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How Europe’s refugee and Euro crises are linked

Ever since the euro crisis began six years ago, Germany’s leadership has repeatedly emphasized that EU member states have to solve their own problems writes Hans Kundnani. As far as many Germans were concerned, the euro crisis was a debt crisis that was caused by fiscal irresponsibility in individual member states such as Greece. While many elsewhere have argued that the euro crisis cannot be resolved until there is a mutualization of eurozone debt, Germans feared this would take the pressure off the crisis countries to undertake necessary structural reforms.

However, the rhetoric has changed since last summer, when it became apparent that a million people would seek asylum in Germany in 2015. Instead of emphasizing self-reliance, German politicians and officials can now be heard talking up a collective responsibility to solve European problems. They say the refugee crisis, which European heads of government will discuss in Brussels this week, is a European problem —not, as Hungarian Prime Minister Viktor Orbán said, a “German problem.” In other words, in the context of the refugee crisis, they are now saying what many elsewhere have long been saying about the euro crisis. In the euro crisis, it was the indebted southern member states that wanted Germany to show “solidarity.” Now, however, as hundreds of thousands of refugees seek to make their way to Germany, it is Germany that needs “solidarity” from other member states — in the form of accepting their “fair share” of asylum seekers.

This new dynamic could have been an opportunity for Europe. Germans could have begun to understand how it feels to need help from their European Union partners. This could have led to greater empathy for the economic plight of countries such as Greece and a shift in policy that would help them grow their way out of the crisis — if only to get their help in addressing the refugee crisis. But with other EU member states opposing Merkel’s plans, Germans increasingly believe that while they showed solidarity with countries such as Greece during the euro crisis, they are not receiving solidarity in return on the refugee crisis. Indeed, Germans talk of an “Entsolidarisierung,” or a withdrawal of solidarity. The danger is that many Germans may conclude that they are being exploited in the EU and turn against it.

The refugee crisis and the euro crisis are therefore inextricably linked. Since the euro crisis began, the EU has been divided into a booming core — led by Germany — and an impoverished periphery. That so many of the hundreds of thousands of refugees making their way to Europe from war-torn regions around the world — Syria, above all — want to come to Germany is itself an illustration of the reality of the new Europe.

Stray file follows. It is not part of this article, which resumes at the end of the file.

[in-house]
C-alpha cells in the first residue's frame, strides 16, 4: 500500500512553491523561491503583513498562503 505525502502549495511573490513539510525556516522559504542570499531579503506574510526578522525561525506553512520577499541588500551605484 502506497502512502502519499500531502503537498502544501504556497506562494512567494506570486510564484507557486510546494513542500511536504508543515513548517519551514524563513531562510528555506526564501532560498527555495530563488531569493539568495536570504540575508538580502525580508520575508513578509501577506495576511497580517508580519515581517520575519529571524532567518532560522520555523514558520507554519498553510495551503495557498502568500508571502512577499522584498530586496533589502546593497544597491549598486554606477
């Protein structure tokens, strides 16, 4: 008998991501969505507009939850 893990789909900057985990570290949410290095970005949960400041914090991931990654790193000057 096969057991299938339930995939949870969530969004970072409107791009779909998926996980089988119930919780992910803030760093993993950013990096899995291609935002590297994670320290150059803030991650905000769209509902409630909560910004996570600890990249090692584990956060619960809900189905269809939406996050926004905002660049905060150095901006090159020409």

Moreover, part of the reason why EU member states such as Greece have been unable to cope with the influx of refugees over the last few years — and ultimately were unable to prevent them travelling further north and west to countries like Germany and Sweden — is that the state has been weakened by the deep and prolonged austerity imposed by Germany and other fiscally hawkish northern European countries since 2010. Indeed, in the fraught discussion about Greek debt in the summer, many Germans did not want to throw good money after bad because they saw Greece as a failed state.

Germany’s approach now is to get other EU member states to take on their fair share of asylum seekers without further implications for the euro crisis. In particular, officials in Berlin worry that in order to solve the refugee crisis, the EU budget rules in which they have invested will have to be loosened. For example, German Finance Minister Wolfgang Schäuble has insisted that the refugee crisis should not be “instrumentalized” in debates about member states’ deficits. Thus the German strategy is to prevent linkages between the euro and refugee crises.

But the refugee and euro crises cannot be resolved separately. What is needed is to make the “solidarity union” that some in Germany talk about a reality. What that means in practice is that the EU member states that are part of the euro and Schengen areas — a kind of de facto “core” Europe — need to develop a shared understanding of their rights and responsibilities. In other words, what is sorely needed is a package deal in which they simultaneously agree how far they want to go in the mutualization of debt as well as refugees.

Hans Kundnani is a senior transatlantic fellow with German Marshal Fund’s (GMF) Europe program, based in Berlin. -This article was first published by the German Marshal fund GMF. The views expressed in GMF publications and commentary are the views of the author alone. – See more at:

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